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"I want to get students to be very efficient in the practice room, focused and disciplined. So I have developed some ideas that help the student—and myself—to focus more while they practice. I have them know exactly how long they're going to practice. So if a student has an hour and a half, and I give them six subjects to work on, I want 15 minutes each subject, then put it away until the next day. Even if you're just about ready to get something pretty well, if the 15 minutes is up, you put it away until the next day. That way they don't waste any time practicing. That tends to help them on the bandstand to stay focused."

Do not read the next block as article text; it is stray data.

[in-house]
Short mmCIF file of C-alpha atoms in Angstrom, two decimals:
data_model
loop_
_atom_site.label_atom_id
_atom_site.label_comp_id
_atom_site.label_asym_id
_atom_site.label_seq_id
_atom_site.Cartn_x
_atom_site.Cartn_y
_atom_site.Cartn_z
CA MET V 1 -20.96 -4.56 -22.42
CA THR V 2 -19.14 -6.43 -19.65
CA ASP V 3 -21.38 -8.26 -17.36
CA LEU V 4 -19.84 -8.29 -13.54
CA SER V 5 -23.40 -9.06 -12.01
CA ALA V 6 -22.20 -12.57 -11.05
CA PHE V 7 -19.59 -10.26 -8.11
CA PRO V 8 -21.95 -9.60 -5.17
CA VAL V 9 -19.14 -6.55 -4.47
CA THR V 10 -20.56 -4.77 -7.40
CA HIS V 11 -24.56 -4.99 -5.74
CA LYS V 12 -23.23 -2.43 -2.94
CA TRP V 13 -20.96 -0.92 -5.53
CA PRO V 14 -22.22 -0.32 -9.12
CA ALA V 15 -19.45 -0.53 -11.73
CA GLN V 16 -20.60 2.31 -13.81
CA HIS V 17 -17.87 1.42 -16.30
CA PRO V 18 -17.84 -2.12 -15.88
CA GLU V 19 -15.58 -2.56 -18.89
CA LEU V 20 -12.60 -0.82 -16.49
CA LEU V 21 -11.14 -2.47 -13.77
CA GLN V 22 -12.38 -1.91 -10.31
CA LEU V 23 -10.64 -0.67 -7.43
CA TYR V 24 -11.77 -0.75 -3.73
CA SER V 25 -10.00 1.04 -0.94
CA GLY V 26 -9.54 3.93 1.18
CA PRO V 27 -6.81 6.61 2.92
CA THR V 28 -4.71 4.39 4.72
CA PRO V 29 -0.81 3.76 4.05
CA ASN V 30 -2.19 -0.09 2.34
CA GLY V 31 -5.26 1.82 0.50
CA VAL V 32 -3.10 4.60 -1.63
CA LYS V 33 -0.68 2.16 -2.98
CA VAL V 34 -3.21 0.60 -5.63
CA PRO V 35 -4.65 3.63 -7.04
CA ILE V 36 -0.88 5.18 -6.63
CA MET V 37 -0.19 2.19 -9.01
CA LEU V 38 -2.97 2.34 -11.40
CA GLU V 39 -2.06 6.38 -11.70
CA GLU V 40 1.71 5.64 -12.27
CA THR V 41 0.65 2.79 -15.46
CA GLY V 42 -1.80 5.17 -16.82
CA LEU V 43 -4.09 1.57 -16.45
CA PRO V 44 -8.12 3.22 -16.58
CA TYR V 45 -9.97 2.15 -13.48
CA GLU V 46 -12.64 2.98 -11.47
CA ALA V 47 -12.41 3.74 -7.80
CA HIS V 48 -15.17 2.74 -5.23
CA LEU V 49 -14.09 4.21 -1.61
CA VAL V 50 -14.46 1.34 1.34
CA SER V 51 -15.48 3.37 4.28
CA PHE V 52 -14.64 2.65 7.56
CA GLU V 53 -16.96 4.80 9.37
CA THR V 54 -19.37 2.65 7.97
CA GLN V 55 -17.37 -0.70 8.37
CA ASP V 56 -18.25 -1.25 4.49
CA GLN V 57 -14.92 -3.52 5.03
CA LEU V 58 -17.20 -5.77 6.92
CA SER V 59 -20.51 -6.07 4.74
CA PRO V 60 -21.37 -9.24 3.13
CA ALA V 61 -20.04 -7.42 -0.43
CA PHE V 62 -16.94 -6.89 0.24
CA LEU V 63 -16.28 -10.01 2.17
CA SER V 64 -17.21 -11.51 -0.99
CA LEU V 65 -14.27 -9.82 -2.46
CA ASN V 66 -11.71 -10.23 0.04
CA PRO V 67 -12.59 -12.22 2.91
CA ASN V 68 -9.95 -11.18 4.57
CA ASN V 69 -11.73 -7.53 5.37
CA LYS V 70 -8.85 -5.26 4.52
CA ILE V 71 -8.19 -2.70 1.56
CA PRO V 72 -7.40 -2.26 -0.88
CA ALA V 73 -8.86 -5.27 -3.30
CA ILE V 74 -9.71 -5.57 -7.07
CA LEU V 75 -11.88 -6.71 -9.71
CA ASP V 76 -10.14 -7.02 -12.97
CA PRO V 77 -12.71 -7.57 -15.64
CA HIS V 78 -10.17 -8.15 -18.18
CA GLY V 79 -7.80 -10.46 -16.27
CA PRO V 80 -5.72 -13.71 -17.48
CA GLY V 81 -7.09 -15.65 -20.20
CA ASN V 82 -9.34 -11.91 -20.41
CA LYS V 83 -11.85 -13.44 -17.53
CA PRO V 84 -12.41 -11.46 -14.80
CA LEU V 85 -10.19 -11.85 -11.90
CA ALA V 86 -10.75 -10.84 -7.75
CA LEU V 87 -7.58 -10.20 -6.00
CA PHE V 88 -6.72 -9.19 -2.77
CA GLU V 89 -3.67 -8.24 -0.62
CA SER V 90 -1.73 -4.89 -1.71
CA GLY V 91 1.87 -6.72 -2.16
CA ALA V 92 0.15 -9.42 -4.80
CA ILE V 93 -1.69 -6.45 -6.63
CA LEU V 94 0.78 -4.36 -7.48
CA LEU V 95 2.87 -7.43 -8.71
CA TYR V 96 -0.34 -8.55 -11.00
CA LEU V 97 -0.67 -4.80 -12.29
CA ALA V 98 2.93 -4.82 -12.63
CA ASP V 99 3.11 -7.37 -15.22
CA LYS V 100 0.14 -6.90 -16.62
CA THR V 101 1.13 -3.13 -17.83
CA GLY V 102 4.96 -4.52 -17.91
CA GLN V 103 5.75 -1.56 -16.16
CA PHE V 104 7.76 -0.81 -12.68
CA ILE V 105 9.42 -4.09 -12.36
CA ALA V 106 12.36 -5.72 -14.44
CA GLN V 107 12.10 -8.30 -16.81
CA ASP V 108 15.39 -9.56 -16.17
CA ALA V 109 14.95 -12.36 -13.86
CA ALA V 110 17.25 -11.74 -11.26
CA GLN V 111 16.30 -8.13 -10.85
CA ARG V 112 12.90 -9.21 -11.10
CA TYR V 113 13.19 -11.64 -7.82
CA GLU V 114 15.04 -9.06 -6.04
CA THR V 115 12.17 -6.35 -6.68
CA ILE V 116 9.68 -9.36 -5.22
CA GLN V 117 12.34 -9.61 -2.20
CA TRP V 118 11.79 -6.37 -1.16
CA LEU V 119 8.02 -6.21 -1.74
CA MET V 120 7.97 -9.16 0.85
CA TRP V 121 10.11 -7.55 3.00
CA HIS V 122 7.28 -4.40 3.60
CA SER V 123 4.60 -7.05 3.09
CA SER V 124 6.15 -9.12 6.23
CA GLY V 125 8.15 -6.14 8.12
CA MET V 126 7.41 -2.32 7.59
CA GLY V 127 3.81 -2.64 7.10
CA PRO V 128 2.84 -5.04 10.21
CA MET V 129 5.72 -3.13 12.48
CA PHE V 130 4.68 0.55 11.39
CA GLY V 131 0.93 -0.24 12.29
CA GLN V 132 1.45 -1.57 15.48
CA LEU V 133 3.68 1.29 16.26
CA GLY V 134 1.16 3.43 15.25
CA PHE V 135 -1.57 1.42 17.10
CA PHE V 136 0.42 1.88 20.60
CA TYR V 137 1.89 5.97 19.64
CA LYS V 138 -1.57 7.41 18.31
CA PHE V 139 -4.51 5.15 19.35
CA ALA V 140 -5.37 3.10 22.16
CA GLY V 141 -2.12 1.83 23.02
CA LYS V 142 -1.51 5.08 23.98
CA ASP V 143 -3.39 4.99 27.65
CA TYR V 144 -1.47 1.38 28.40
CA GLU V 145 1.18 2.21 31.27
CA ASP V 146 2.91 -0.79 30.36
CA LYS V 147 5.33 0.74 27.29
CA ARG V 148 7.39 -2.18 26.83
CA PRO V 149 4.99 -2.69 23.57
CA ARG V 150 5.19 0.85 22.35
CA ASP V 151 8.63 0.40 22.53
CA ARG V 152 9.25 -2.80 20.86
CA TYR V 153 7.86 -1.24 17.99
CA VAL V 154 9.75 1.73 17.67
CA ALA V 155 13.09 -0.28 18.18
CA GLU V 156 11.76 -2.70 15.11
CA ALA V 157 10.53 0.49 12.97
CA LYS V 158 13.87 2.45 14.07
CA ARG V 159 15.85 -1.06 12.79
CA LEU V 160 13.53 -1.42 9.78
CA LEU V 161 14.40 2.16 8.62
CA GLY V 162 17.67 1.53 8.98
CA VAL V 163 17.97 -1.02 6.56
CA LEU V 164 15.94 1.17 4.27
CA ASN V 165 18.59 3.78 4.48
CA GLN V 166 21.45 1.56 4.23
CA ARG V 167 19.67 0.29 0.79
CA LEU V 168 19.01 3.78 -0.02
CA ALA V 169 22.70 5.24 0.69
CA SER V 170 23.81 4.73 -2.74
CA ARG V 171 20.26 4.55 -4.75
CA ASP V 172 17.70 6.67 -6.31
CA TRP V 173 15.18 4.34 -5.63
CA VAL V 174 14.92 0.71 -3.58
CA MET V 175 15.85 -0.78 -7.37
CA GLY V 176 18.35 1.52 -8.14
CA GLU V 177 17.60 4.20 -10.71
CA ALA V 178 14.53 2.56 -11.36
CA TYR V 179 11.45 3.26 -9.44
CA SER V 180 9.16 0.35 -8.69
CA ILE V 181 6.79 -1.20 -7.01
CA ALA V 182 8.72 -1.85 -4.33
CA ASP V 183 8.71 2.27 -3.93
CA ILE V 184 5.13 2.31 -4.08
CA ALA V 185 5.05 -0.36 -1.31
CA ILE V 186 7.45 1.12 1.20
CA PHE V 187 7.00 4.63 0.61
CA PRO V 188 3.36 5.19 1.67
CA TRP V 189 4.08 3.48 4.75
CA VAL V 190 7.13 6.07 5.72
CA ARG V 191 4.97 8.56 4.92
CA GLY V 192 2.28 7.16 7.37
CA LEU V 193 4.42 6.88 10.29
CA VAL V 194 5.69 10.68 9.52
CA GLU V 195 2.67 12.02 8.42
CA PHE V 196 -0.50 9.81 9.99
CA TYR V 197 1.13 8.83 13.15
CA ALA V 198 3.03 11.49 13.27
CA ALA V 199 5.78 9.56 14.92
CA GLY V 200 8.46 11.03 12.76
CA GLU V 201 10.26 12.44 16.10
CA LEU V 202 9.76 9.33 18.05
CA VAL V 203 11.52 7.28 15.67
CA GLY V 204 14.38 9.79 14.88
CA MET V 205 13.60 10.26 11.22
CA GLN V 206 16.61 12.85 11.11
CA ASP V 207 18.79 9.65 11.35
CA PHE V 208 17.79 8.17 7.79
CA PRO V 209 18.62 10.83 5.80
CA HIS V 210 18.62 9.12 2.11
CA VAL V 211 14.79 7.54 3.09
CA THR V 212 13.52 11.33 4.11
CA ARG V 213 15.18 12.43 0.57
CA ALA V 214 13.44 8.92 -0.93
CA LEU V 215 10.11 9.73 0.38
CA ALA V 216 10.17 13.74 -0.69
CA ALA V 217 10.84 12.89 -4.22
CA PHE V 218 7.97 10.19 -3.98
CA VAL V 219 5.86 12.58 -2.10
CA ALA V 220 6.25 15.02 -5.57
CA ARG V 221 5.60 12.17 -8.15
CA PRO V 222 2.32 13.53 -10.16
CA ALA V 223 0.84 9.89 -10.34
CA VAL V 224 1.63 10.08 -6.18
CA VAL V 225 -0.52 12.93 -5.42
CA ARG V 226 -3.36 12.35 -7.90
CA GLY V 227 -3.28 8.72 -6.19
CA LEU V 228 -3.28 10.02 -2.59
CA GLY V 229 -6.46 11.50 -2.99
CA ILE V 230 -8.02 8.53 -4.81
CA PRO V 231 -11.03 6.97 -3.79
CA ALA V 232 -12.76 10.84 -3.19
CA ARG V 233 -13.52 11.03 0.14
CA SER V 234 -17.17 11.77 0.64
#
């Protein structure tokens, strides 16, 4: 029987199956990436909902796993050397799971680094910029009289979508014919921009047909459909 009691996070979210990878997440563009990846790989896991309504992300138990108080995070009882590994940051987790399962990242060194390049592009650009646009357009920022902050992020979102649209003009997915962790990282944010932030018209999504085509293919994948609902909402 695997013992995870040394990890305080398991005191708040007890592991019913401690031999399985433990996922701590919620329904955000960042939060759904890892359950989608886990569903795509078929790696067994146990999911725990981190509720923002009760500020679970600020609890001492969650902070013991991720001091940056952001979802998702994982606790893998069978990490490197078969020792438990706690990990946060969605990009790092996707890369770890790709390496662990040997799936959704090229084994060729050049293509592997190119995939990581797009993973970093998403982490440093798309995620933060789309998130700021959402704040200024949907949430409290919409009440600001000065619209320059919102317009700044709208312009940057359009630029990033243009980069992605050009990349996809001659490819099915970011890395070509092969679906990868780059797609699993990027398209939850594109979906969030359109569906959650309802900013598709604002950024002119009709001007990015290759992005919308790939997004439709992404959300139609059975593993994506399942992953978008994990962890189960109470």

"I've been playing professionally since I was 15. I was 17 when I went to Berklee and got the bug for jazz, and I've been pursuing that ever since. The Fringe started our senior year, and we've been going ever since. The original bass player was faculty member, Rich Appleman, then in 1984 we switched to John Lockwood, with George Garzone and myself, and we're still going."
"I think that with the way the economy is, if you're a good player and you've got a good attitude on the bandstand and knowledge of what you're playing, it's as stable as any other industry. I think it's just a matter of getting the concentration and the discipline and the repertoire down and having a good attitude and showing up on time and just being a pro. If you hang with it, you can hack out a living. It can be just as stable as anything else. If you make it big, great. If you just earn a living and survive, then you are successful. I've been able to make a living playing my instrument, and that's what I'm most proud of and happy about."